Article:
Comment Patterned media is stepping closer with Molecular Imprints announcing and selling a system for pilot and low-volume manufacture.
Hard disk drive (HDD) Perpendicular recording will crash into a barrier as its magnetised domains get smaller and smaller heading to and beyond 800-900Gbit/sq in areal densities. The problem is that the domains will be packed so closely together that they can influence each other and become unstable.
With patterned media these smaller magnetic domains on disk drive platters are kept immune to influence from neighbouring bits by being surrounded by insulating material. These insulating walls have somehow to be constructed or laid down on the disk substrate. Intevac, Obducat and Molecular Imprints (MI) are developing and selling systems to do this.
In MI's Jet and Flash Imprint Lithography (J-FIL) process, the disk substrate has the pattern placed on it by being first sprayed with picolitre-scale droplets by an ink-jet printer-like machine. The drops are then formed into distinct nano-scale patterns by having a template pressed against them, hence patterned media. (See an overview video of the process here.)
The NuTera HD7000 is said to enable sub-20nm lithography at production speeds - up to 300 double-sided disks per hour - and can produce HDD platters with areal densities of 1Tbit/sq in and beyond. It requires about half the fab footprint space of the previous Imprio HD2200 platform.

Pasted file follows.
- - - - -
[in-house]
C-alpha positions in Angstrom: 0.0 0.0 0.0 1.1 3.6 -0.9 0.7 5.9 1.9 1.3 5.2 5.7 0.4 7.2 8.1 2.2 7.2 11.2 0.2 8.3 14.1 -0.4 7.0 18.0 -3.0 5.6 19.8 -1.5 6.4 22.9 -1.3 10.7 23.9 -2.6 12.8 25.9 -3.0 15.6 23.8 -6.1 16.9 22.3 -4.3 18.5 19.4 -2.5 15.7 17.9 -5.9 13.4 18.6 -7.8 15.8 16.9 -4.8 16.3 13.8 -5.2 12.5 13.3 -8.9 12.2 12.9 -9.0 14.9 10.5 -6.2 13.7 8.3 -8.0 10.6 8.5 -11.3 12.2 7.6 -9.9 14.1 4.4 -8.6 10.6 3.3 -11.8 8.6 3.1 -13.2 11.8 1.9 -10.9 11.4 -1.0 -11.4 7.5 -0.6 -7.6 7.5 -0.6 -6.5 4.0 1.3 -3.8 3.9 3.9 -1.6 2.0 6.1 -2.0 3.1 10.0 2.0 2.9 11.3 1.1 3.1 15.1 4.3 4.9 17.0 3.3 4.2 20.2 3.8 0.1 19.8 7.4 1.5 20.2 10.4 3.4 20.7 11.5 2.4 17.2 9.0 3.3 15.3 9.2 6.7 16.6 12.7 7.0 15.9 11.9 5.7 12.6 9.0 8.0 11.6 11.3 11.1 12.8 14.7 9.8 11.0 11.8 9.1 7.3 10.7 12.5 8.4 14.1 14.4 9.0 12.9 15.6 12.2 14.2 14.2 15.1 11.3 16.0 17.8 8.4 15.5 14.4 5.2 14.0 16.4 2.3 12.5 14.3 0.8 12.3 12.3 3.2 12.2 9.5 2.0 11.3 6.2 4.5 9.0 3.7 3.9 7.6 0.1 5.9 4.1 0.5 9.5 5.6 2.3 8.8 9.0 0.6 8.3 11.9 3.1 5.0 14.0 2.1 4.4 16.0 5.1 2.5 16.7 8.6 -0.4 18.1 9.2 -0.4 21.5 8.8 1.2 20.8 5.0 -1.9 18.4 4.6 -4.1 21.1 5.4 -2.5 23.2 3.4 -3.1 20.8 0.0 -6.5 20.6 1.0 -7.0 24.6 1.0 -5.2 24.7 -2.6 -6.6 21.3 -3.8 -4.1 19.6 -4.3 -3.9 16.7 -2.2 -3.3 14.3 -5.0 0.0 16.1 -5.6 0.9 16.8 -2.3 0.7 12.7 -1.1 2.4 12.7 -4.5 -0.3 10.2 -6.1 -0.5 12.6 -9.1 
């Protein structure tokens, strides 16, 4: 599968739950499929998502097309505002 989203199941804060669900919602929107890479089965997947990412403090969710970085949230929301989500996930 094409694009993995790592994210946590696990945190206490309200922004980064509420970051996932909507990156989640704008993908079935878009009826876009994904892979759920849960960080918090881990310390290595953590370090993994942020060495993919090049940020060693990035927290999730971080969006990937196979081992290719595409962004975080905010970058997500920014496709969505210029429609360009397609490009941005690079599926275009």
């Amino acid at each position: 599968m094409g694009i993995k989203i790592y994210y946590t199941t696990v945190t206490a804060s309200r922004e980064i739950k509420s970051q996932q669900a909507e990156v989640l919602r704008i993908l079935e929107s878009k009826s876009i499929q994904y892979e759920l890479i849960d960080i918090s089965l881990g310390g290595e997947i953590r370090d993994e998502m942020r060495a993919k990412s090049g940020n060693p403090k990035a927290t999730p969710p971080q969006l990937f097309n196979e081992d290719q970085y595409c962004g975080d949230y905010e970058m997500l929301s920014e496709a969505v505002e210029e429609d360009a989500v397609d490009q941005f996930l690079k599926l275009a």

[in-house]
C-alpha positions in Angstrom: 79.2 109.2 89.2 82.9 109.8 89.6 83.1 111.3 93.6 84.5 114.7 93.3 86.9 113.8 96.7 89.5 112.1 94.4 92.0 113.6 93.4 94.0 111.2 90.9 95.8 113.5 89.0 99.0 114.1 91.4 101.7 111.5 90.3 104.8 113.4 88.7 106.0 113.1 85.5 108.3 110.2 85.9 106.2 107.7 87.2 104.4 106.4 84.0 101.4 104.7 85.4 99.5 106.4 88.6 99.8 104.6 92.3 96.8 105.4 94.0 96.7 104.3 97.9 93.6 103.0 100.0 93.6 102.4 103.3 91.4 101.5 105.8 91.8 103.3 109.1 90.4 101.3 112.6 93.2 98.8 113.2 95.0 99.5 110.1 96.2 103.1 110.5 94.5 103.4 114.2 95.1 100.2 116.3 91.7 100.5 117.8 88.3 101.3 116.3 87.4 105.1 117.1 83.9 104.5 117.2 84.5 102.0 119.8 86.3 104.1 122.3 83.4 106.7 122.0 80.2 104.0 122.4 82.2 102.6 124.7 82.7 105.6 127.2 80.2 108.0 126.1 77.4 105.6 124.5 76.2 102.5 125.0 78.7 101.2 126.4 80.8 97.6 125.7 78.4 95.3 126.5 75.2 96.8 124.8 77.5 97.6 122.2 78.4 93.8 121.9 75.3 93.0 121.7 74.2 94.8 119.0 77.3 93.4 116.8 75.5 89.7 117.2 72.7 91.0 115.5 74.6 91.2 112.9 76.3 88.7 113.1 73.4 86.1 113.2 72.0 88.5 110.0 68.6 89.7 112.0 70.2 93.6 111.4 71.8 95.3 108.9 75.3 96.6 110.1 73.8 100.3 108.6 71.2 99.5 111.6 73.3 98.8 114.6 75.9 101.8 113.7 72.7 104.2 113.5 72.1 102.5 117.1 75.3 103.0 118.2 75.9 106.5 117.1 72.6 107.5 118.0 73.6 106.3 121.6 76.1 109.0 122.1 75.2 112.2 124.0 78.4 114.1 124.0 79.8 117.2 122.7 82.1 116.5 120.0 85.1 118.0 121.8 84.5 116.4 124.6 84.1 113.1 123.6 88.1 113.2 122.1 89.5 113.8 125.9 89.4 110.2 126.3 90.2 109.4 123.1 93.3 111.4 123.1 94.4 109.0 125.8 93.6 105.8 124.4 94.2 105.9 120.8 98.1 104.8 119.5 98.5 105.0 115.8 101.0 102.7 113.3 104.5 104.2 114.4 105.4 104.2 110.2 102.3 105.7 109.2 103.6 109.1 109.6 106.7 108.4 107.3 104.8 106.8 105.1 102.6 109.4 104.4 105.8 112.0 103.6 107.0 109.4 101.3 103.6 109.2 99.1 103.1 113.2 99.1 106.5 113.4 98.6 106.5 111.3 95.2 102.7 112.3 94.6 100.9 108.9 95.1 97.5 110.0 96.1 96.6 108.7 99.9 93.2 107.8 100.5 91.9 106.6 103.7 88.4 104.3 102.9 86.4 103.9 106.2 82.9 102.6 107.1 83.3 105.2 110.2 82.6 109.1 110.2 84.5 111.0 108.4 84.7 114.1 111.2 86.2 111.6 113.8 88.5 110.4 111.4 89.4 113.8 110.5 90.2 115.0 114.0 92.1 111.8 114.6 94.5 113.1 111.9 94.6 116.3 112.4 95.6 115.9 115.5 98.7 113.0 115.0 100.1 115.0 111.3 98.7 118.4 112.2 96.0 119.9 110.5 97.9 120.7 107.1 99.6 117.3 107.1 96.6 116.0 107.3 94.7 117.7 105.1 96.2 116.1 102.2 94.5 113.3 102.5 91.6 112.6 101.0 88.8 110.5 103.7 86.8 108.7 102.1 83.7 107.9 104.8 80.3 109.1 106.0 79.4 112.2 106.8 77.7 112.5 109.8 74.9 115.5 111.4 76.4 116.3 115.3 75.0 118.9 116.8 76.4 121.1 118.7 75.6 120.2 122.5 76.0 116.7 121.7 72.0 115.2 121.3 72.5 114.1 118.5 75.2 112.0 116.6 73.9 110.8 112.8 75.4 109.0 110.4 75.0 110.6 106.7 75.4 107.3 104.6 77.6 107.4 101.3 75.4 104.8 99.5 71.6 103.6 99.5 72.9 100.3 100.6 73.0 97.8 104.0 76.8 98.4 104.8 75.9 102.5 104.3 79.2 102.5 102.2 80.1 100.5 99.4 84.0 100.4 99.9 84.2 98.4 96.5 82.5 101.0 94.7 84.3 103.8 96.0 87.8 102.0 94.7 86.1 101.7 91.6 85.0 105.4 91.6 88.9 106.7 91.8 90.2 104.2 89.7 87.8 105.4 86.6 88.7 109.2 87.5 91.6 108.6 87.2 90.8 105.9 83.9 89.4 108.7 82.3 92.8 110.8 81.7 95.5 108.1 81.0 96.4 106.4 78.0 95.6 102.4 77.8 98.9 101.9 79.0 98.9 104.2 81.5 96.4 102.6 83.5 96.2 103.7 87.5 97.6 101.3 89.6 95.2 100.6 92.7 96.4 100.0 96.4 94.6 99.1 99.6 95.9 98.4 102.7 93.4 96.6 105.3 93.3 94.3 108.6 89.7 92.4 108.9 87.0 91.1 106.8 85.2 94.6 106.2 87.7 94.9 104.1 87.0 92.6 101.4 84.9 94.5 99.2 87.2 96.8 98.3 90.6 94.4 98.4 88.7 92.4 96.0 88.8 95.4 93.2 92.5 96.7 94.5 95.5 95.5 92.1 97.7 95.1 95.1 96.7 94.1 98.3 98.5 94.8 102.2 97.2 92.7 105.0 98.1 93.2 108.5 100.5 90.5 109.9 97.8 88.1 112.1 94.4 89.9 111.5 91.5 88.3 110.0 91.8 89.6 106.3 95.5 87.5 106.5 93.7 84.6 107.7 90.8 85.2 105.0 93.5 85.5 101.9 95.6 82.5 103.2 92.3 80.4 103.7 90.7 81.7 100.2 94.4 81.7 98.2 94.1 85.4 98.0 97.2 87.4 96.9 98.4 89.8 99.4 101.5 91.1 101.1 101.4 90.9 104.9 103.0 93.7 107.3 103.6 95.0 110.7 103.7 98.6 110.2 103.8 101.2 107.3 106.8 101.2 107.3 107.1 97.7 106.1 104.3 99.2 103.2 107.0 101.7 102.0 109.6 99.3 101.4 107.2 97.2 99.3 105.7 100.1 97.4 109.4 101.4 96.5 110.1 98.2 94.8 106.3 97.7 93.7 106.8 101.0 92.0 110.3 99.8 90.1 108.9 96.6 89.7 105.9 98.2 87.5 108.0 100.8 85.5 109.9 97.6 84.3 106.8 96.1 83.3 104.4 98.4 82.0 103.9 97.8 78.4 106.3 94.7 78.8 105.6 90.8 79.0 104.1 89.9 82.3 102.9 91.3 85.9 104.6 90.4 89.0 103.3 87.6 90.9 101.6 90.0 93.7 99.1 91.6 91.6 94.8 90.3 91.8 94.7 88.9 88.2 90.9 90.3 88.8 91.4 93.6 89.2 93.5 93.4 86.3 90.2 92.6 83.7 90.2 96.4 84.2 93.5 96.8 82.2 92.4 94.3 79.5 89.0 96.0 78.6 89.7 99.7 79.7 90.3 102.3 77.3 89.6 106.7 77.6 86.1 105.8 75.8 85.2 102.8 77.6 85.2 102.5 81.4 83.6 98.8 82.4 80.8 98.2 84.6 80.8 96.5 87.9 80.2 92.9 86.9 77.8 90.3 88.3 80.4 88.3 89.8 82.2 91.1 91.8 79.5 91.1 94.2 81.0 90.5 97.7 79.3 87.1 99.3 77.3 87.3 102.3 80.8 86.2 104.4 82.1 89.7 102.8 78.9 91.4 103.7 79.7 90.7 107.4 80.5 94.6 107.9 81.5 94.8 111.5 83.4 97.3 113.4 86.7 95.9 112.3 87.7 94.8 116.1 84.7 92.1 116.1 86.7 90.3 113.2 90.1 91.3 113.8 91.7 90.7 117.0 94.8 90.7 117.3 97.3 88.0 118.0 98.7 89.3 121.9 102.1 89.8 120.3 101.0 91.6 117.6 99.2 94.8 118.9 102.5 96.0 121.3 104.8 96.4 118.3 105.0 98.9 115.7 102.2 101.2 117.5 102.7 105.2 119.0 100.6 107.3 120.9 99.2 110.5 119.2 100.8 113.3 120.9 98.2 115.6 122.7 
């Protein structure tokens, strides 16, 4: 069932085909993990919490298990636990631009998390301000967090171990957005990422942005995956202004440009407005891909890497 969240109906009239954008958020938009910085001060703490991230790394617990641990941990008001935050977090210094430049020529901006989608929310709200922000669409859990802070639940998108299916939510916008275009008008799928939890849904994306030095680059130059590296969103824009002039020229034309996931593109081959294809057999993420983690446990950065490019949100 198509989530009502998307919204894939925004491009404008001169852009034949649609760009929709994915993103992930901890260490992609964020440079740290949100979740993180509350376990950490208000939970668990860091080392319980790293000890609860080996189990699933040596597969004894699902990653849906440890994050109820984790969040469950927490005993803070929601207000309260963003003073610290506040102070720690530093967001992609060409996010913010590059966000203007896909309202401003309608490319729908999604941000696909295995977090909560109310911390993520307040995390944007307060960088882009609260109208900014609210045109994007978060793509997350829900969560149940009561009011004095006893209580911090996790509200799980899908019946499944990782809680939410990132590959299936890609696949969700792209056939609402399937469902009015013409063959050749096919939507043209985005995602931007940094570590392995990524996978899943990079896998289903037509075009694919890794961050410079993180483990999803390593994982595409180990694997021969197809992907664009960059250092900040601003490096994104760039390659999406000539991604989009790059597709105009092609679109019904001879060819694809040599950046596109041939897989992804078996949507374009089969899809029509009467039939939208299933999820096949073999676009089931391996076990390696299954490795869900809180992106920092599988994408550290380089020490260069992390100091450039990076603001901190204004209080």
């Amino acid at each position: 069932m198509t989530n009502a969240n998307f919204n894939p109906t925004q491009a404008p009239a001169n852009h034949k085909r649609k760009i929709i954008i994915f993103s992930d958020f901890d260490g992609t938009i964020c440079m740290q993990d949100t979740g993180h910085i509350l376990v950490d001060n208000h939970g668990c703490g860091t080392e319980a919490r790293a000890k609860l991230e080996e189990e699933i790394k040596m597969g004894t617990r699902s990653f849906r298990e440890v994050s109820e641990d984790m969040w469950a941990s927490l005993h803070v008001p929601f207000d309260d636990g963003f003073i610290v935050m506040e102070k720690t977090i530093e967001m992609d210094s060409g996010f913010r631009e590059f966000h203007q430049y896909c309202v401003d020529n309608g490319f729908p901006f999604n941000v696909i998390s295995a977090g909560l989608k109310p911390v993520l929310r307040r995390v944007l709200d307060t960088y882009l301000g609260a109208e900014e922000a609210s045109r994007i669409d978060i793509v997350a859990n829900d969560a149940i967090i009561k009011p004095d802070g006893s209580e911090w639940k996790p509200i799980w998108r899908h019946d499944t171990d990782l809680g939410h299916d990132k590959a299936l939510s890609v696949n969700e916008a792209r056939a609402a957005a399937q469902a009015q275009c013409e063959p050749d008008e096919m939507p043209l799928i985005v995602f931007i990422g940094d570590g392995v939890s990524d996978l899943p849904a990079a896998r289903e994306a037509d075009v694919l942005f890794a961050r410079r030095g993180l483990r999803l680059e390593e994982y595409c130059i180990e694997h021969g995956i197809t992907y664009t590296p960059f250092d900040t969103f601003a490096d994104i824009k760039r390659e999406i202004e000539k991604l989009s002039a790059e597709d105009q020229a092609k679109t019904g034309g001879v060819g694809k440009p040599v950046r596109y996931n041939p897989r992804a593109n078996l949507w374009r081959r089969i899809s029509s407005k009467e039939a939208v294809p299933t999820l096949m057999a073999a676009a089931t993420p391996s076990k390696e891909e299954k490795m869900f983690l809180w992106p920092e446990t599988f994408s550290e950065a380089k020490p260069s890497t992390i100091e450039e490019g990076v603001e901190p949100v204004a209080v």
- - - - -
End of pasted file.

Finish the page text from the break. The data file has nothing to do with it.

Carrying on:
MI has already sold an HD7000 to what it describes as a leading HDD manufacturer, and it will ship this month. That means one of Seagate, Western Digital, Toshiba, Hitachi GST and Samsung is moving into patterned media pilot production. MI has sold a total of 13 nano-patterning systems to the HDD industry so far.
Toshiba is certainly interested in patterned media. It has upgraded an MI Imprio 250 nano-paterning system to the faster and higher resolution Imprio 300 model. The systems are used at Toshiba's corporate research and development's Device Process Development Centre.
A nano-patterning system like the Imprio can make master templates which are then replicated by MI's Perfecta TR1100 product. These daughter templates, an order of magnitude cheaper to manufacture than the master template, are used to produce the actual HDD disk substrates with the nanometre-scale patterns on them. Hoya Corporation, a merchant mask and HDD disk manufacturer, had bought one of the two TR1100s sold by September last year.
At that time MI had sold ten nano-patterning systems to the HDD industry, so it has sold three more since then. Mark Melliar-Smith, MI's CEO, claims: "our (J-FIL) technology has become the standard for the patterned media technology transition. ... Molecular Imprints is also partnering with our customers to accelerate the process integration and yield-learning associated with taking this advanced technology from development to mass production.”
With TDK indicating a slow down in areal density growth rates it's likely that any patterned media product won't appear until 2012 or beyond. Our guess is that the first ones will be in the 2.5-inch HDD product space as this is a growth area and capacity per platter will be a key aspect of the drives. ®